It's these comments and others that have women like Yolanda Black Navarro upset.
"People out in the community were stating: 'It’s the way she was dressed. Where was her mother and daddy? They should have stopped at her house first.' And I think we wanted to make sure people realize this is not an issue about that. It's an issue a sexual assault. It's an issue about the protection of our children."
Some people in the Cleveland area have reported made statements about the way the girl looked and how she dressed. Navarro says comments like that are particularly upsetting.
"Outrage. Outrage that the first thing out of a person’s mouth would be that, as opposed to saying, 'How could this happen to an eleven year old child?' A male, female how could this happen?' You are judging. How could you judge that? She’s eleven."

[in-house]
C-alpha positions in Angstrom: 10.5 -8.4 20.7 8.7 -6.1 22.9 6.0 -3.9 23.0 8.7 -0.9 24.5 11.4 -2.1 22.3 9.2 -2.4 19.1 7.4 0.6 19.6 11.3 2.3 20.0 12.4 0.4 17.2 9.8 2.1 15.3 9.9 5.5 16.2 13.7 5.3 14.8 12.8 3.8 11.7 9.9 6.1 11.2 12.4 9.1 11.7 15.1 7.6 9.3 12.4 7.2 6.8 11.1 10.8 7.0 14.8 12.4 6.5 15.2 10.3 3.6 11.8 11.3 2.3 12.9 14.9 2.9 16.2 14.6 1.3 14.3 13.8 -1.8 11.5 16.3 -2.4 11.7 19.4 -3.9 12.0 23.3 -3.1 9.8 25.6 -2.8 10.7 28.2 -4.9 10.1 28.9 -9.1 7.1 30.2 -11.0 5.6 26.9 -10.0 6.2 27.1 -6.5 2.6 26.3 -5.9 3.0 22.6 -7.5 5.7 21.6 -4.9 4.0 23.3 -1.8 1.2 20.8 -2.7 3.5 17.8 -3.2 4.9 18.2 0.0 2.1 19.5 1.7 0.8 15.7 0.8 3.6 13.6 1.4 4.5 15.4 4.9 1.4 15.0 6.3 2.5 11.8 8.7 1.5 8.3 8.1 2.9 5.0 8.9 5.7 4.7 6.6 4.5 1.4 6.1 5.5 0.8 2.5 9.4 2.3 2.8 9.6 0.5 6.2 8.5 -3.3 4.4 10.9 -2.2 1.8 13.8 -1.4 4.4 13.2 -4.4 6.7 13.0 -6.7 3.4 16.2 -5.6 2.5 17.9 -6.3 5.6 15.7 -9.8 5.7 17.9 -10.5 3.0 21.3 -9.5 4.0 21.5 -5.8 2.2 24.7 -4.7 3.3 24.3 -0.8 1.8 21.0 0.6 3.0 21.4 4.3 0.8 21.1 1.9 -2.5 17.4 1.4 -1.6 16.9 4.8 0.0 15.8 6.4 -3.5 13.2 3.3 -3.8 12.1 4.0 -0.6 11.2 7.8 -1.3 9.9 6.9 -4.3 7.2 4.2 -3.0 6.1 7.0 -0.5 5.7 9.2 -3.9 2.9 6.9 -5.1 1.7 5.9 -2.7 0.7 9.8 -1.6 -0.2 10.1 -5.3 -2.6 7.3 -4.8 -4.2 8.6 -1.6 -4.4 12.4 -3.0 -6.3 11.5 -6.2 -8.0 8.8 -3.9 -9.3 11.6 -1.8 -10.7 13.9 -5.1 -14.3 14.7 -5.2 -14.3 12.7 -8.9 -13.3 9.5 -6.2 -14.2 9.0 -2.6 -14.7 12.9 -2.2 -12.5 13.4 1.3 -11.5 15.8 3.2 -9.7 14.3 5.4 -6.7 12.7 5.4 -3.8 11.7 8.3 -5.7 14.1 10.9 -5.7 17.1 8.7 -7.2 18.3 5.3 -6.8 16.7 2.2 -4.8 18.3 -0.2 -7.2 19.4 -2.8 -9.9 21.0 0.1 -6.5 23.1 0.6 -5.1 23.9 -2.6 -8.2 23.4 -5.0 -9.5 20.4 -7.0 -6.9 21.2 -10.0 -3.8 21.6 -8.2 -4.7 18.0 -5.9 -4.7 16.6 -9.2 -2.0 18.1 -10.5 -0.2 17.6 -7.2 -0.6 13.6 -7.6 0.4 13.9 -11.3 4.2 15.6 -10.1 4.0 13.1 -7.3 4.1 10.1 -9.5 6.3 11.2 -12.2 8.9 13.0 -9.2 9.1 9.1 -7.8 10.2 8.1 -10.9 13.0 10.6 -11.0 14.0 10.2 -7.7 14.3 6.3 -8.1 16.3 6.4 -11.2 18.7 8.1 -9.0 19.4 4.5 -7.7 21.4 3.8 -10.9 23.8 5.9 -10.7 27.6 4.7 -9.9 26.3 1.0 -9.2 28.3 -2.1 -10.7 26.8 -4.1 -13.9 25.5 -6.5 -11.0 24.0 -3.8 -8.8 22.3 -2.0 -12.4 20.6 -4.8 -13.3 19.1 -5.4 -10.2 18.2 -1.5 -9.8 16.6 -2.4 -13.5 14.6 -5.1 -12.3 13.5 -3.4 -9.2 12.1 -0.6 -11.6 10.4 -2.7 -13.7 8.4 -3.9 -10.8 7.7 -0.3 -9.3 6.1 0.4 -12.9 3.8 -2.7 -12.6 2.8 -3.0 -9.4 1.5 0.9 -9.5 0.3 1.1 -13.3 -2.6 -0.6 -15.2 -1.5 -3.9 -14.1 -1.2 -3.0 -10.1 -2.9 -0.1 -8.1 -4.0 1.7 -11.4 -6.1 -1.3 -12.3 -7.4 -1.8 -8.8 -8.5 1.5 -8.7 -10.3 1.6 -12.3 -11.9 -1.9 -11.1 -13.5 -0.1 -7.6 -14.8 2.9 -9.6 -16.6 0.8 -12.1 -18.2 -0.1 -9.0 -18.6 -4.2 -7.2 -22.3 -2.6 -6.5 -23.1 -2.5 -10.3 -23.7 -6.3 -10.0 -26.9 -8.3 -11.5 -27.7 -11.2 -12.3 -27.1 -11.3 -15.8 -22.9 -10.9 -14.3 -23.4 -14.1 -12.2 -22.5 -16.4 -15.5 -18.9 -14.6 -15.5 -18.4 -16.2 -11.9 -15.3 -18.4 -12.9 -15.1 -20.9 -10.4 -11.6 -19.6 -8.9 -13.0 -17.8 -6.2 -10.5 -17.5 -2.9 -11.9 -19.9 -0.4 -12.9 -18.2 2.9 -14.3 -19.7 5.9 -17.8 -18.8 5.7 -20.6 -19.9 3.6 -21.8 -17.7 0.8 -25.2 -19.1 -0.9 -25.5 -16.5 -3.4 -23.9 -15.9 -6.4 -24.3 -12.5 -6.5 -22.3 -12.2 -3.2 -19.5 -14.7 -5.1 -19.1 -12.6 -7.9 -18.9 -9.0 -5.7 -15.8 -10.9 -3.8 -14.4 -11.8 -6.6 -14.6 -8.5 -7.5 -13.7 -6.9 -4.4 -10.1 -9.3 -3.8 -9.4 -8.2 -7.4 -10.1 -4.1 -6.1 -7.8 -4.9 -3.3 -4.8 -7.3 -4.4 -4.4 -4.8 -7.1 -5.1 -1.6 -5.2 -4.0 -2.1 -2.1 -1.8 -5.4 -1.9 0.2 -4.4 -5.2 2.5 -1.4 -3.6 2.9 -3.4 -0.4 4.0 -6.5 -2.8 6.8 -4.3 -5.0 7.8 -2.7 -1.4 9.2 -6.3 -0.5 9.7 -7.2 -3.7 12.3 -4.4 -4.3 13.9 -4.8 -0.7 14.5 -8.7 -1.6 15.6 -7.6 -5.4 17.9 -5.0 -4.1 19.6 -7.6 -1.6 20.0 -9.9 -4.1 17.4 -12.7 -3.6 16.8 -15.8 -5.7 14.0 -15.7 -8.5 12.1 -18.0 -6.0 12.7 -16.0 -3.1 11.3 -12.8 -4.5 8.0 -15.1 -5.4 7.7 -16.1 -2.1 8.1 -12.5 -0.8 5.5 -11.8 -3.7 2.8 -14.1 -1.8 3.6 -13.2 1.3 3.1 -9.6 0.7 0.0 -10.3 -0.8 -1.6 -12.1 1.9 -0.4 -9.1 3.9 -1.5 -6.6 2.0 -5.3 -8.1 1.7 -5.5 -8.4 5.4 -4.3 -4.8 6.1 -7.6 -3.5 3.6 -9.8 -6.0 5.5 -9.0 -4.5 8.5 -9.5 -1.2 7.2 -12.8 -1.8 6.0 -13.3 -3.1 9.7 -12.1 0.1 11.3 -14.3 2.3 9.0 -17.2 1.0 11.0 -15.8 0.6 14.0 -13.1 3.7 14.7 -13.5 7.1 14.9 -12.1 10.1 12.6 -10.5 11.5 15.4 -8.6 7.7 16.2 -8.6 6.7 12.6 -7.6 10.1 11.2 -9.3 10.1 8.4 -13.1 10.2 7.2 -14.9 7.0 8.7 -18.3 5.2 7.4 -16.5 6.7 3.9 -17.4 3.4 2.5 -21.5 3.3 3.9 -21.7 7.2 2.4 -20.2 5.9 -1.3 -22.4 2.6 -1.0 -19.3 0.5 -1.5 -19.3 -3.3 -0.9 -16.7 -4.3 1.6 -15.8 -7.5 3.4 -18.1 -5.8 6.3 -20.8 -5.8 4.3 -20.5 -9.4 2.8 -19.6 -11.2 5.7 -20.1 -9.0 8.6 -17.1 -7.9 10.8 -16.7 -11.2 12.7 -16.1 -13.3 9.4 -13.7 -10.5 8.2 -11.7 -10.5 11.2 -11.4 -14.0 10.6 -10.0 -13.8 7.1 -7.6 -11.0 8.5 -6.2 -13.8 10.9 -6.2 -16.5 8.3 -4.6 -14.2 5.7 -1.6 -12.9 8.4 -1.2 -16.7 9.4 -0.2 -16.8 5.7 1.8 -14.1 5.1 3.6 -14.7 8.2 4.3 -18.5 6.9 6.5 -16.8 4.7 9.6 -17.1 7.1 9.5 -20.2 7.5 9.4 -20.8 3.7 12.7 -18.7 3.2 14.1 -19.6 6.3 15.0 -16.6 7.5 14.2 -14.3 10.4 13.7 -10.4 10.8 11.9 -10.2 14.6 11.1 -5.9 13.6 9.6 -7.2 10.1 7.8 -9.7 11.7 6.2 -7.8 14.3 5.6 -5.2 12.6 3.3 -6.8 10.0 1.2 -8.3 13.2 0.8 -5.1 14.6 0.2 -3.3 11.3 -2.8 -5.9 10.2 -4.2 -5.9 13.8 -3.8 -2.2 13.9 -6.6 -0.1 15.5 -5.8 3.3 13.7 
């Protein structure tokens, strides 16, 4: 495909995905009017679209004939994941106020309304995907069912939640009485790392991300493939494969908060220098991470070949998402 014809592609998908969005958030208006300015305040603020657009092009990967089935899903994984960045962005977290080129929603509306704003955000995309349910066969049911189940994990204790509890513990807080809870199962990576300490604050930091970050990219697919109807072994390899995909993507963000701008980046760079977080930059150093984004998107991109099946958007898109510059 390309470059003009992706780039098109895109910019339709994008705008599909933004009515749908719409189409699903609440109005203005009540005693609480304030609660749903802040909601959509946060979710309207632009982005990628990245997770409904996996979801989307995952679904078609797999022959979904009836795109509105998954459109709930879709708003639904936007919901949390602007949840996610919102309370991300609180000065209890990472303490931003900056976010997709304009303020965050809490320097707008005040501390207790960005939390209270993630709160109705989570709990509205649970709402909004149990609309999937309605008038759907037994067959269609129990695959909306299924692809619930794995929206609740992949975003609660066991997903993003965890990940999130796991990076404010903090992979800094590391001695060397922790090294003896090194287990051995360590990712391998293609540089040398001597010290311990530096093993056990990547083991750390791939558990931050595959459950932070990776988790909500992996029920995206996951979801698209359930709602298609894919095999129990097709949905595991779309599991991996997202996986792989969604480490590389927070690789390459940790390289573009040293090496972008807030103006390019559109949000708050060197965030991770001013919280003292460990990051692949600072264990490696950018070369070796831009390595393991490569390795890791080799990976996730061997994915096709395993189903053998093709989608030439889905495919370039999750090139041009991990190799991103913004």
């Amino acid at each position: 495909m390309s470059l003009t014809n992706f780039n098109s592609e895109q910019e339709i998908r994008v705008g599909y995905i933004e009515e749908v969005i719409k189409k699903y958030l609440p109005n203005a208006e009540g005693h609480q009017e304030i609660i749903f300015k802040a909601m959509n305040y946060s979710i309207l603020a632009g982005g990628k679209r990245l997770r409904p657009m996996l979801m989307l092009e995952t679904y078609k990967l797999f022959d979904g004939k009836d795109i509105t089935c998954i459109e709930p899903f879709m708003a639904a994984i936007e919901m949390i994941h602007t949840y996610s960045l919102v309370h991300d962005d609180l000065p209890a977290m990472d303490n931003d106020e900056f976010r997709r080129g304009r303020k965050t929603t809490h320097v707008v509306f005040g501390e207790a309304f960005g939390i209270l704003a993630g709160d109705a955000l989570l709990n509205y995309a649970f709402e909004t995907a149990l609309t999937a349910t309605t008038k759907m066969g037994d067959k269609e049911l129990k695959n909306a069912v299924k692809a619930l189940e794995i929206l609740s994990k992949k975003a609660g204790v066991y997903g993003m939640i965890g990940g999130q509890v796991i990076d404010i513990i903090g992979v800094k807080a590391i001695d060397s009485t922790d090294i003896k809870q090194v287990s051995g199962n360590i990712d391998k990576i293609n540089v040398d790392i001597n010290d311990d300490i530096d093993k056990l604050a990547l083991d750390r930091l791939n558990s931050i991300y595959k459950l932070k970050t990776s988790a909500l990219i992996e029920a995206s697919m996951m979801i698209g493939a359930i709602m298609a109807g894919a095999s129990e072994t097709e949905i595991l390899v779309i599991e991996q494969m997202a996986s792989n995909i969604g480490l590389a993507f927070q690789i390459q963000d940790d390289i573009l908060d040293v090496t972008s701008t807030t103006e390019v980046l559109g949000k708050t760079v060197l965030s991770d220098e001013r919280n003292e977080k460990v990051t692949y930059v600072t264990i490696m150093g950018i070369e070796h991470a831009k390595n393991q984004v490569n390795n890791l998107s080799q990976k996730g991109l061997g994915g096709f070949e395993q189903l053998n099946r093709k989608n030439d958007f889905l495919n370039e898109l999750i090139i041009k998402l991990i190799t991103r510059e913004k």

Sylvia Gonzales is with LULAC, the League of United Latin American Citizens. She says when it comes to rape, especially when a young girl is involved, the law is the law.
"This child is protected under the Texas Penal Code, the Family Code. This is a violation of a child. Regardless, if she looked older. Regardless of what she was wearing. There’s no justification for any of those remarks that were made by an advocate of the defense."
The women say they are supporting the girl’s family in any way they can. The victim has reportedly been put into a foster home and while the rest of the family continues to suffer, including the mom who is said to have cancer. This is Gonzales.
"This family has been terrorized. They have had to move their brothers and sisters to other schools. Some of these children are in honors society and so forth. Now we have to do fundraisers for the family and it’s unfortunate that this had to happen."
As for the case itself, 19 young men and boys have been charged. Investigators believe even more may have been involved.